At first sight these distinctions appear to be fairly trivial, and it might be argued that people who don’t know that Britain is a member are unlikely to vote in the referendum in any case.  But the Electoral Commission may have a point.  The National Evaluation of Policy Monitor, an internet survey conducted every month at the University of Essex, asks the following question:  Overall, do you strongly approve, approve, disapprove, or strongly disapprove of Britain’s membership in the European Union?  In the September 2013 survey some 43 per cent of respondents approved of membership and 40 per cent disapproved.  The interesting statistic, however, is that no less than 17 per cent stated that they ‘did not know’, which is fairly high for opinion surveys.  Clearly, many of these respondents will have known that Britain is an EU member, but just couldn’t decide on whether membership was a good thing or a bad thing.  But some of them could simply not have known that Britain is a member, and so did not answer for that reason.

I think the Electoral Commission needs to run an internet survey in which different random subsamples of respondents are given the three different versions of the question.  If we had such data we could easily find out if the wording made a difference.  This is an important constitutional issue and so if the referendum goes ahead we need to get it right.


imageDr Jane O’Mahony, Senior Lecturer in European Politics, University of Kent
The advice of the Electoral Commission to Parliament on the proposed EU referendum question highlights the difficulties in holding referendums on extremely complex political issues such as EU membership.  When it comes to considering James Wharton’s Bill, Parliament would do well to heed the lessons learned from the Irish experience of EU referendums (since 1973 there have been nine EU referendums in Ireland, most recently in 2012 on the EU’s Fiscal Compact).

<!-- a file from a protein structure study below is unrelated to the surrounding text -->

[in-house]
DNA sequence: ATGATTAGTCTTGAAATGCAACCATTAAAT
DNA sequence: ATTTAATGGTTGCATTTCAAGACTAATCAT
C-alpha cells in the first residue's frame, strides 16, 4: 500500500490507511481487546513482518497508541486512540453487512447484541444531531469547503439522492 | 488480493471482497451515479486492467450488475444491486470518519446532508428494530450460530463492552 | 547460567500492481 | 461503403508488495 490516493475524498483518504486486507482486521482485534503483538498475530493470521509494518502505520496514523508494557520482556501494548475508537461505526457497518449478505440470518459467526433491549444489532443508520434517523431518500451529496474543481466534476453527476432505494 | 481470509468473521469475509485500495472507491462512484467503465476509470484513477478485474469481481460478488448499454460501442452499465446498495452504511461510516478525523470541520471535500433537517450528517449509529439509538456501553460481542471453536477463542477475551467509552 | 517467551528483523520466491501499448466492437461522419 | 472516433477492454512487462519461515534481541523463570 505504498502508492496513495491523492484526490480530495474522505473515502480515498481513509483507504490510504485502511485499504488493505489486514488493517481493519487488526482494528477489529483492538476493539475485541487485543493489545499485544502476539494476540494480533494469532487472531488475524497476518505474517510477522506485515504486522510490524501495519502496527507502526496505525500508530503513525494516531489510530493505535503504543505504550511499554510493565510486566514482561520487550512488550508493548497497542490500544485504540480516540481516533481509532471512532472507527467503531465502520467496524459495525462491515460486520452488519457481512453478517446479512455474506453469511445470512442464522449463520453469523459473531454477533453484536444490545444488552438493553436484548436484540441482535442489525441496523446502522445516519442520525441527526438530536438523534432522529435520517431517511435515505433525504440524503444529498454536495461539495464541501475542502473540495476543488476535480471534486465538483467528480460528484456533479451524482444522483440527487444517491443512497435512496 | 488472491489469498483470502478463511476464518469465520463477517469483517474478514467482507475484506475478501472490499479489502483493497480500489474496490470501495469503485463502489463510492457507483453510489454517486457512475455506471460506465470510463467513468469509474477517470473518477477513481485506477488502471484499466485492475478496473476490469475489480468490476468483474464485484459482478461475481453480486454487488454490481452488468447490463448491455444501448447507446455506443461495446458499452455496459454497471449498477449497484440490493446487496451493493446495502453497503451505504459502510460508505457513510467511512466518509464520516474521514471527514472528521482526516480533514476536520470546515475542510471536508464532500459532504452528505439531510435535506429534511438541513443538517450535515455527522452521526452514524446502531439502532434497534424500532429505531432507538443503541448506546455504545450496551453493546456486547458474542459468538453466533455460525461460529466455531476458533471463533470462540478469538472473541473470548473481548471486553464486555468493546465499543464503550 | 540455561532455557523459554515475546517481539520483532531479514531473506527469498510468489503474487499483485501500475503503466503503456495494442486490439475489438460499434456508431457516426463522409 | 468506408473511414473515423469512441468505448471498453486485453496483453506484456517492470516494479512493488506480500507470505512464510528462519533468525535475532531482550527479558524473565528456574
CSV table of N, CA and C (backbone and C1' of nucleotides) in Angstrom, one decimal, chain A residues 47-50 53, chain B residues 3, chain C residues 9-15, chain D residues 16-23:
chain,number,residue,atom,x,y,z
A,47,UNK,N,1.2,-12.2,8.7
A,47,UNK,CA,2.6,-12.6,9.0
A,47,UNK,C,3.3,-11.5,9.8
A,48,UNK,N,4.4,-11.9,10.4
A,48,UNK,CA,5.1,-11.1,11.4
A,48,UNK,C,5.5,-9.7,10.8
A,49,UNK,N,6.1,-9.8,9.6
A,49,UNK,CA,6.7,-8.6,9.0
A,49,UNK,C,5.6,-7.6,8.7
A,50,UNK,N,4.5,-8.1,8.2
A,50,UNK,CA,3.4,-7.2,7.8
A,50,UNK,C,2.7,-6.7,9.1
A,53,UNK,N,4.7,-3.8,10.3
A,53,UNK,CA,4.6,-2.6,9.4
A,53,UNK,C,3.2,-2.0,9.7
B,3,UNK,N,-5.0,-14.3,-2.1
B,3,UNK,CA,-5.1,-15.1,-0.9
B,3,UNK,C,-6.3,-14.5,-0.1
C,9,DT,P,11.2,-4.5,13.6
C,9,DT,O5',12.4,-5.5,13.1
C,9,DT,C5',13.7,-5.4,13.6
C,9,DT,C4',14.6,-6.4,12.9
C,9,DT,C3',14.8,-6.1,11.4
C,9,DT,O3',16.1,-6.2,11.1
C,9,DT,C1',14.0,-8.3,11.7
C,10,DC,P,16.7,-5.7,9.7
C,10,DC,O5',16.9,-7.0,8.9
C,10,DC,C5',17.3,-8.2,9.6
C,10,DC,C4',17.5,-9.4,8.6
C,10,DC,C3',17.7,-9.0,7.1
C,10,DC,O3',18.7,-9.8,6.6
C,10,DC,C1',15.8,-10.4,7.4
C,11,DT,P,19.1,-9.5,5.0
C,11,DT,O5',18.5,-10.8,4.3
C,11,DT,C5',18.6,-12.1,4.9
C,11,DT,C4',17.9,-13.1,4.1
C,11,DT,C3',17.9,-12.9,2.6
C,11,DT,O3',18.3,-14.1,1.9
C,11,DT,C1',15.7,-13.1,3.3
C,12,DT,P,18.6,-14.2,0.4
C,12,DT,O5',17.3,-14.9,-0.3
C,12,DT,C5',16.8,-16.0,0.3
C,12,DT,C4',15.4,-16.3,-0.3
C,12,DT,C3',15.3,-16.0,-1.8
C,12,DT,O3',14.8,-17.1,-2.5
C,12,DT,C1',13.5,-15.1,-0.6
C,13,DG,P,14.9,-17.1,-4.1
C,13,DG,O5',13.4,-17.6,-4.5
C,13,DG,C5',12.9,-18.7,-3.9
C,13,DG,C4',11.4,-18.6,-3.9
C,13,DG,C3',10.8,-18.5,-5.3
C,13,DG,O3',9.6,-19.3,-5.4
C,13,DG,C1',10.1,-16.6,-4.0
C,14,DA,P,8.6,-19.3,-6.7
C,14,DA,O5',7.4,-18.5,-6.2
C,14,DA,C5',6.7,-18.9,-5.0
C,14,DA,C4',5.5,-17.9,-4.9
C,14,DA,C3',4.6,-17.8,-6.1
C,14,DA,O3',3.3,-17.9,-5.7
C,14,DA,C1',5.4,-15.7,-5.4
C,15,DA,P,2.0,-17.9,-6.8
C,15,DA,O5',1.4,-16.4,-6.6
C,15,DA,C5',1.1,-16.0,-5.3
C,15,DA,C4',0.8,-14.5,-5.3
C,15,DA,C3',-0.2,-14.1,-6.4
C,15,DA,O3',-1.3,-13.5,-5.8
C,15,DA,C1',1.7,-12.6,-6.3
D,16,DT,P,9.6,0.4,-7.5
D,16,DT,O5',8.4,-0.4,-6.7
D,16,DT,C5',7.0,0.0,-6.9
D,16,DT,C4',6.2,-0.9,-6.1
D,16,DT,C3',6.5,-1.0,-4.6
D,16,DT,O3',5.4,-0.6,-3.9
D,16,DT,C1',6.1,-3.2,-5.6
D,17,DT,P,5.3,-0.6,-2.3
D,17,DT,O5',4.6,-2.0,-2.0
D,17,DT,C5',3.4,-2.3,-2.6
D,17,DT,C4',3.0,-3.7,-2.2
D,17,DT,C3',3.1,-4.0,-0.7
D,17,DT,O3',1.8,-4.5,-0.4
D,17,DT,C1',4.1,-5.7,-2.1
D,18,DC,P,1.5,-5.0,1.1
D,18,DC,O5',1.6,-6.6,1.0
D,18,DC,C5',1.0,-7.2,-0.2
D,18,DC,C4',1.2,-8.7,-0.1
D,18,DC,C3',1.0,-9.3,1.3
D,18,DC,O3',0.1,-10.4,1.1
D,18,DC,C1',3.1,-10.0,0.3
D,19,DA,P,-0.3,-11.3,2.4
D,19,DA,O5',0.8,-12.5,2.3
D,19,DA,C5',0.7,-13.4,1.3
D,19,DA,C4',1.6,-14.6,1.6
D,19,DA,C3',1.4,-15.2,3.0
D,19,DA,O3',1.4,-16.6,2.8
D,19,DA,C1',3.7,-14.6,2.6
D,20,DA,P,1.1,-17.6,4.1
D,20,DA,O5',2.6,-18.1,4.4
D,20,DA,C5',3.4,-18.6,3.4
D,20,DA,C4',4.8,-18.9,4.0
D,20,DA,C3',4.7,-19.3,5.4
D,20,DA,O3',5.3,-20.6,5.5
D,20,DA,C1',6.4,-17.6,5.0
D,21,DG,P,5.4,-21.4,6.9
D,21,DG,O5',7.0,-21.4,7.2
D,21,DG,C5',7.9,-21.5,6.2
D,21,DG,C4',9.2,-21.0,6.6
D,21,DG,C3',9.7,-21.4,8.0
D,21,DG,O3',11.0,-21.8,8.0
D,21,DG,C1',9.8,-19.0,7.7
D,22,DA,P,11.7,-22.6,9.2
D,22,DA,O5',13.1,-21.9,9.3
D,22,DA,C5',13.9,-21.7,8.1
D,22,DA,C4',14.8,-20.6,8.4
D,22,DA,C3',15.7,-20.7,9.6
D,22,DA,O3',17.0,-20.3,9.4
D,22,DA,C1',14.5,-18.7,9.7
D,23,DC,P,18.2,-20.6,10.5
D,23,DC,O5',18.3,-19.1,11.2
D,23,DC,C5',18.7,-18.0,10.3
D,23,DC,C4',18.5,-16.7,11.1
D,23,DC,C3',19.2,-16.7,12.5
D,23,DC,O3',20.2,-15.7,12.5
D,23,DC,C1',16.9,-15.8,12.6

The Irish experience shows that levels of knowledge can have an impact on the final referendum result.  The famous (or infamous) poster slogan from the 2008 referendum on the Lisbon Treaty by a number of groups advocating a No vote, ‘If you don’t know, vote no’, illustrates nicely a trend in Irish EU referendums: rather than abstaining, those lacking in knowledge on the specific issue/question often choose to vote No.  Eurobarometer opinion poll data has shown the British public’s levels of knowledge of the EU (both objective and subjective) to be low (as the Electoral Commission also found in their own research). In this context, at the very least it is vital that the eventual question asked is as unambiguous and clear as possible.


imageDr Matt Qvortrup, author of Direct Democracy and adviser on referendum administration to the US State Department and Elections Canada
The Electoral Commission refers to the possibility of moving away from Yes/No referendum questions. This is a bad idea. Referendums are about yes and no questions. The beauty of referendums is precisely that they ask a simple question. A referendum is the people’s opportunity to veto a decision reached by Parliament or another elected body. And a veto requires the voters to have the option of choosing between yes and no.

To date there has been no research showing that the wording of the question plays a role in referendums. The only slight statistical effect on the outcome is the length of the question. As I show in my forthcoming book Referendums and Ethnic Conflict (University of Pennsylvania Press 2014), a longer question increases the probability of a no vote, though at most by one or two per cent.